FARMINGTON — A Franklin County jury found Monday that Dr. Larry Labul and Franklin Memorial Hospital were not negligent in the care or death of Maxine Turner, according to a Superior Court judgment.

Turner, 84, of Jay died in February 2011 less than three hours after being discharged from the Farmington hospital and taken to a skilled nursing facility.

The five-day civil trial concluded Monday after closing statements from attorney Celine Boyle, representing the estate of Turner, and attorney Dan Rapaport, representing Labul and the hospital.

Kelly Smith, Turner’s granddaughter, filed the suit on behalf of the estate.

The estate claimed that Labul did not check Turner for pneumonia or reconcile her medications during her hospital stay. Turner had been falling asleep instantly and falling at different times in late 2010 and early 2011. In late January 2011, she fell and hurt her ribs. She had been to her primary care physician and the emergency room before being directly admitted to FMH on Feb. 8 at her doctor’s request.

The complaint filed in court said Labul treated Turner for chronic obstructive pulmonary disease, which she didn’t have. Medical records shown during the trial at times indicated she had chronic obstructive pulmonary disease in her medical history and at other times indicated she did not.


Turner died less than three hours after her granddaughter, Megan Page, picked her up from the hospital on Feb. 11, 2011, and drove her to a skilled nursing home in Farmington. Page was told Turner did not qualify for an ambulance. Page testified that her grandmother’s lips were blue in the hospital and that Turner was gasping for air when she got into the car and on the drive to the nursing home.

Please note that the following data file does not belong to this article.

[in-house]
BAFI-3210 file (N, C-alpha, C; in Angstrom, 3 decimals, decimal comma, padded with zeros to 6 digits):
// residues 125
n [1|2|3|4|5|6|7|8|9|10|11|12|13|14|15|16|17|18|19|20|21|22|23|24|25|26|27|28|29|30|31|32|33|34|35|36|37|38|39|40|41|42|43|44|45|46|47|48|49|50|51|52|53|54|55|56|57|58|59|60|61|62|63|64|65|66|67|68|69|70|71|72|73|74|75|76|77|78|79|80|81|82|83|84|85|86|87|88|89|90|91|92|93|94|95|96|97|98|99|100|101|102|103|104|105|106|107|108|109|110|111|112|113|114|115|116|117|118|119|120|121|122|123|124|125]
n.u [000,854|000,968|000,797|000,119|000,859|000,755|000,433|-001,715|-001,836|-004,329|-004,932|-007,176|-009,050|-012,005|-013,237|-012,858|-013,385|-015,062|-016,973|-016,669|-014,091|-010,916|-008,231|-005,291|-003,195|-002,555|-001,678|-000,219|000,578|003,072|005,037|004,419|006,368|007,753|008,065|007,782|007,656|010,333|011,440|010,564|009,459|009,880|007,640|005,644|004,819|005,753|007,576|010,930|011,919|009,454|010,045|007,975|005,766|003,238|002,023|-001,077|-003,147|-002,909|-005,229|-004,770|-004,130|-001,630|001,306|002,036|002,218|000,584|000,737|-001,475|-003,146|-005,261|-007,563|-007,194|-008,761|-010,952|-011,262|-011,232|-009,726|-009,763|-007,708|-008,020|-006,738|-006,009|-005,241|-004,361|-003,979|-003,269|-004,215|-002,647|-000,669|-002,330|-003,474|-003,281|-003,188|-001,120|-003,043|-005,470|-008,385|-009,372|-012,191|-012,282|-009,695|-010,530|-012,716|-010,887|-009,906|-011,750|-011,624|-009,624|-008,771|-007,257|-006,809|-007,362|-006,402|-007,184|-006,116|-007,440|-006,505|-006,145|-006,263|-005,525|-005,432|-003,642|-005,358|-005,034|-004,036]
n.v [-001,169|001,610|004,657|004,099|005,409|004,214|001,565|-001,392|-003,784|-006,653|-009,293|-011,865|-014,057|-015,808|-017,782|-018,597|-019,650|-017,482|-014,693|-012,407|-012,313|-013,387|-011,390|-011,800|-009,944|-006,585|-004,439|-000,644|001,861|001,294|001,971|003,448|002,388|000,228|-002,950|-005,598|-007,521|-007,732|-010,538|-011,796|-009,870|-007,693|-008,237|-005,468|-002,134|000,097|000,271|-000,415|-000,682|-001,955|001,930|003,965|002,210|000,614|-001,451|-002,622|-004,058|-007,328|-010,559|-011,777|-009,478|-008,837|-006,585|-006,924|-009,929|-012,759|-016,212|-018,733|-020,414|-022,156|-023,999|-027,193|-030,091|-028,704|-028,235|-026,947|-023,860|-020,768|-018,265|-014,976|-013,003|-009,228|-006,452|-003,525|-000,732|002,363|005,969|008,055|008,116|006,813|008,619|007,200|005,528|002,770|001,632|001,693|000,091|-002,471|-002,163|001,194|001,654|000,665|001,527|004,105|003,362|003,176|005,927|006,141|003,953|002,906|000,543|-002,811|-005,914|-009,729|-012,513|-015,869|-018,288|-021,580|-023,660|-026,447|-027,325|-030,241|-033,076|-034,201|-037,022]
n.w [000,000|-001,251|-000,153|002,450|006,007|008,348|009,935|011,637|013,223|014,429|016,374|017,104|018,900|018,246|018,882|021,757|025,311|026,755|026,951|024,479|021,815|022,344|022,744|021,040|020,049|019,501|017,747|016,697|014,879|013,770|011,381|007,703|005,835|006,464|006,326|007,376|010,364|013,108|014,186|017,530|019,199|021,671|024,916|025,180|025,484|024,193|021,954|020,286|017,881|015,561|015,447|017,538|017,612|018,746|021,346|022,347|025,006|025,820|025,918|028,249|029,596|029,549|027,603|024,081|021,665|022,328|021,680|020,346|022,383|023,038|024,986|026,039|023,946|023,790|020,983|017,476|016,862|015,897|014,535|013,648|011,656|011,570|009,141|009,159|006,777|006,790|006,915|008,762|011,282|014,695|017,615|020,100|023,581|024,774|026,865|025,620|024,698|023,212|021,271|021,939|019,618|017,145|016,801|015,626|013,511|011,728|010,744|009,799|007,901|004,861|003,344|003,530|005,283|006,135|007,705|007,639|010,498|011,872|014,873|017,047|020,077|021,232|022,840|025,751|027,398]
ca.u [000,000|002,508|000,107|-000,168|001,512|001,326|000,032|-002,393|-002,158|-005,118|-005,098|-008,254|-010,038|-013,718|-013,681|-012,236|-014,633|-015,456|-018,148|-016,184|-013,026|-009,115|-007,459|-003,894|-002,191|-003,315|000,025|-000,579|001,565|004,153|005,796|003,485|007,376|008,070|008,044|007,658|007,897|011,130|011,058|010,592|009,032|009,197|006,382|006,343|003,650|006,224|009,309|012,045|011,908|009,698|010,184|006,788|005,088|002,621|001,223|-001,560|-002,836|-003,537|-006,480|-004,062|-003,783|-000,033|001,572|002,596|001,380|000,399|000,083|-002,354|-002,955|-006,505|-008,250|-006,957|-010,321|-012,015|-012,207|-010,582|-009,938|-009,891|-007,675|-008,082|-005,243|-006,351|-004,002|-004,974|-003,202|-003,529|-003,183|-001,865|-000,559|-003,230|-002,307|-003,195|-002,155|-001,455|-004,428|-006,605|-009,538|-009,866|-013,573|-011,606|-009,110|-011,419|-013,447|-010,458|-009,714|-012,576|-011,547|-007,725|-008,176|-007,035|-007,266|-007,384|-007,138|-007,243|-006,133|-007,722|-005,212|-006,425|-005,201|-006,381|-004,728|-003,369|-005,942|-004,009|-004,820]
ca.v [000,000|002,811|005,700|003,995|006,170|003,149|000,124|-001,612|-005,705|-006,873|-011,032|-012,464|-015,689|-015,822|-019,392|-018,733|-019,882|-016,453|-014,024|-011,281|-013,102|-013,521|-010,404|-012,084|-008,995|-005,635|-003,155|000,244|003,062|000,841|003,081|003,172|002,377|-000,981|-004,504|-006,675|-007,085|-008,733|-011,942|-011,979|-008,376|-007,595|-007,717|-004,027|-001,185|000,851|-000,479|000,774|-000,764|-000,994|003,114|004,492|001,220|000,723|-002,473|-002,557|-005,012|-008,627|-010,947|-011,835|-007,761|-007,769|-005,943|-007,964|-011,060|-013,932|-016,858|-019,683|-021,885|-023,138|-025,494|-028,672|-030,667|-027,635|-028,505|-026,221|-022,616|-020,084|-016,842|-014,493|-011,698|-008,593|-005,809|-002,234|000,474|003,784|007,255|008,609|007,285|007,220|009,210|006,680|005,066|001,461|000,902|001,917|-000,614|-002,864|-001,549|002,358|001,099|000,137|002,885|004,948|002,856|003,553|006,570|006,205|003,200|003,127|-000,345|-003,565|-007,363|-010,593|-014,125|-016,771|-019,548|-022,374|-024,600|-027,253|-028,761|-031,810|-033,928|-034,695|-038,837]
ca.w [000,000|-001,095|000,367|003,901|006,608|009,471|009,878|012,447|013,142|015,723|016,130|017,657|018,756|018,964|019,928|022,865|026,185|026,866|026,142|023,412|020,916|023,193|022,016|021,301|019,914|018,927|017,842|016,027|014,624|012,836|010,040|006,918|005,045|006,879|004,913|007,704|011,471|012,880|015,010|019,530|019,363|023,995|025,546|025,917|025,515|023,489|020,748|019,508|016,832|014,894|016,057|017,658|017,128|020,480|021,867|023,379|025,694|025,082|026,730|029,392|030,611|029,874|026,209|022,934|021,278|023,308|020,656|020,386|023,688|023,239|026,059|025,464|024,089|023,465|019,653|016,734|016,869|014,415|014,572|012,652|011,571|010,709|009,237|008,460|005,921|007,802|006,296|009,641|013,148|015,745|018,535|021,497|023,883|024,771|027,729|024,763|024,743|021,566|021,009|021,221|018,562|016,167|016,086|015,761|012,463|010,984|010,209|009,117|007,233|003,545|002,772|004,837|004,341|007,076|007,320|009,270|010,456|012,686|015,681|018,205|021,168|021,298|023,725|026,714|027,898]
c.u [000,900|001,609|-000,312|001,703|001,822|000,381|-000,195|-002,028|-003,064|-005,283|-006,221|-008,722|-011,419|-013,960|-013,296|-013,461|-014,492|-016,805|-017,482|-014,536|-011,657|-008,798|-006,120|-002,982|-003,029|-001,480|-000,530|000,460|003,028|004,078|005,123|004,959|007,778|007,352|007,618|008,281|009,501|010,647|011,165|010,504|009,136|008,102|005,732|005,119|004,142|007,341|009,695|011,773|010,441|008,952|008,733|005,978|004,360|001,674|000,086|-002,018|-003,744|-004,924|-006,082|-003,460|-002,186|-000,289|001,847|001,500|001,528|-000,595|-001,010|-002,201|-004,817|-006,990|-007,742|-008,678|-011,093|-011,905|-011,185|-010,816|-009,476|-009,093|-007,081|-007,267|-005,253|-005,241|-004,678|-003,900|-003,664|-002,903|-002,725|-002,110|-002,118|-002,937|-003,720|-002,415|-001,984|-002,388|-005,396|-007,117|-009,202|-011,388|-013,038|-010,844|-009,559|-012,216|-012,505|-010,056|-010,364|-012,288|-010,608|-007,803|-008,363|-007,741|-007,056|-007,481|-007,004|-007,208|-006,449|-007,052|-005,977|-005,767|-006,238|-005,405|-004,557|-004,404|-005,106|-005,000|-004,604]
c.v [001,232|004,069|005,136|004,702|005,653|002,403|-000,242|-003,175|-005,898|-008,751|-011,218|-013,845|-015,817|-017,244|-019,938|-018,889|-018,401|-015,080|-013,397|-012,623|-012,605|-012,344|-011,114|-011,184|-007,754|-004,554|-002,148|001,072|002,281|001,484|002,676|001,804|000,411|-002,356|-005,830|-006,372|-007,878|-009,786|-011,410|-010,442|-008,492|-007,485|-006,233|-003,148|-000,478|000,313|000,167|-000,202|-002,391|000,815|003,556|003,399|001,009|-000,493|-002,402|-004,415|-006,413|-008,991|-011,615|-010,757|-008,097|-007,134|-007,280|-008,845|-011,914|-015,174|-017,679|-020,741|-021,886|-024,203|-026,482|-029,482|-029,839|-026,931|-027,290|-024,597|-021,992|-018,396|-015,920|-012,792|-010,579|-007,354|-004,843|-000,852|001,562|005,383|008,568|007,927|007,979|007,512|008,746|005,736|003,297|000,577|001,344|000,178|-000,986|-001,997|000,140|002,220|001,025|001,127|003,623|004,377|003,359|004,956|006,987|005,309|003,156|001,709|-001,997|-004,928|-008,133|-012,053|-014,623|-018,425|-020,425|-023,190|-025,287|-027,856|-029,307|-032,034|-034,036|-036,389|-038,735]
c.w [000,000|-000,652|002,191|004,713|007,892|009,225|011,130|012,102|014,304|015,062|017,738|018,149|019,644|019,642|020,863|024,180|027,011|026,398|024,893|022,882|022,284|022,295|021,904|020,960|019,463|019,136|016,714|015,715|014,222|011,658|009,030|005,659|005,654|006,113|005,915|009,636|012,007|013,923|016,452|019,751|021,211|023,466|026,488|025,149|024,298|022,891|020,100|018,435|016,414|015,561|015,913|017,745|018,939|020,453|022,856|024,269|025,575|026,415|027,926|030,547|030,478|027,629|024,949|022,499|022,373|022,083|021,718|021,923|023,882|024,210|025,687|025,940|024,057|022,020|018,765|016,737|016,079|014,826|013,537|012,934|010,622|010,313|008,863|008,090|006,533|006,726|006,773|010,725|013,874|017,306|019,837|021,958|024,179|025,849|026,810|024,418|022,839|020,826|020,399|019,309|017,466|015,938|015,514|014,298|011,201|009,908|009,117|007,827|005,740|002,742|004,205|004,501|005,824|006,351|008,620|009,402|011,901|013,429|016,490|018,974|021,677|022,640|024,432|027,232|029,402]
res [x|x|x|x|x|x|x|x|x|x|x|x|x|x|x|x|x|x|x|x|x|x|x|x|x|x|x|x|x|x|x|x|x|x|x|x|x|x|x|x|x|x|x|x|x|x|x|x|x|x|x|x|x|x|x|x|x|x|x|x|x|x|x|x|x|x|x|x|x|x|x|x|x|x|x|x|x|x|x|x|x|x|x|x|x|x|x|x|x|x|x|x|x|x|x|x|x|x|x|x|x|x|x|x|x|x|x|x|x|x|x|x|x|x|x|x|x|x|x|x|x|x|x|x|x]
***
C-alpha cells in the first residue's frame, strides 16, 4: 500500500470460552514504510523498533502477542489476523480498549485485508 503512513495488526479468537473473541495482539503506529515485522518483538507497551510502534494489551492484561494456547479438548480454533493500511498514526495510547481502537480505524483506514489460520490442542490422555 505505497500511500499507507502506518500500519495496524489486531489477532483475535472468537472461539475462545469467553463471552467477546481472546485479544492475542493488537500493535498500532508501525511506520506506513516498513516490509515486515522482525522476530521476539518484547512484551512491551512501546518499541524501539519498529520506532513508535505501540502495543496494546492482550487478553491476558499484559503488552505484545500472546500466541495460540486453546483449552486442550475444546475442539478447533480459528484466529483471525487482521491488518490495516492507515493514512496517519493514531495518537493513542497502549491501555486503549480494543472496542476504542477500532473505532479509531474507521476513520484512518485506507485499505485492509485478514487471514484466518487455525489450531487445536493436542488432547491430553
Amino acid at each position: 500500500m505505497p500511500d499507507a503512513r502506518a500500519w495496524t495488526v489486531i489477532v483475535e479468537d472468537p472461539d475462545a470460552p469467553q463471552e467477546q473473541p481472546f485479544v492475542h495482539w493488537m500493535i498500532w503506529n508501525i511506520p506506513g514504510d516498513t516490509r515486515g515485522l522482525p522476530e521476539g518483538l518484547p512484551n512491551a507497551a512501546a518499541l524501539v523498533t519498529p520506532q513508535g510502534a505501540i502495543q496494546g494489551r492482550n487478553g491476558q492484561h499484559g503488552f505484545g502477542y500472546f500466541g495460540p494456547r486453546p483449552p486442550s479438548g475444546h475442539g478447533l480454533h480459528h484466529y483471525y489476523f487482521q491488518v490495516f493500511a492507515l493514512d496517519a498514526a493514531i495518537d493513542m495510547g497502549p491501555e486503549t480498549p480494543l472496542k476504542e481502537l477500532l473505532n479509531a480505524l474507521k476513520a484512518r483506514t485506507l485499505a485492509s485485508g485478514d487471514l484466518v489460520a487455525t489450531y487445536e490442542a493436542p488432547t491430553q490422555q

Boyle also said that Labul was giving the anti-psychotic drug Haldol to Turner for hallucinations, and unsafe dosages of Requip, a drug used to treat Parkinson’s disease and restless leg syndrome. Turner had the latter.

Boyle also said that Turner walked into the hospital on her own on Feb. 8 and was not able to walk and still having difficulty breathing when she was discharged to a skilled nursing home on Feb. 11, 2011.

Expert witnesses for the defense testified that the doses were appropriate, while an expert witness for the estate disagreed.

Witnesses testified last week that Labul checked Turner for pneumonia and had started treating her for it, but determined after test results that she had COPD exacerbation, among other medical issues. Turner had several lung diseases, including emphysema and chronic bronchitis, in addition to congestive heart failure and other ailments.

Witnesses also testified that Labul met the standard of care and exceeded it at times.

The judgment document in the case included unspecified costs for Labul and FMH.

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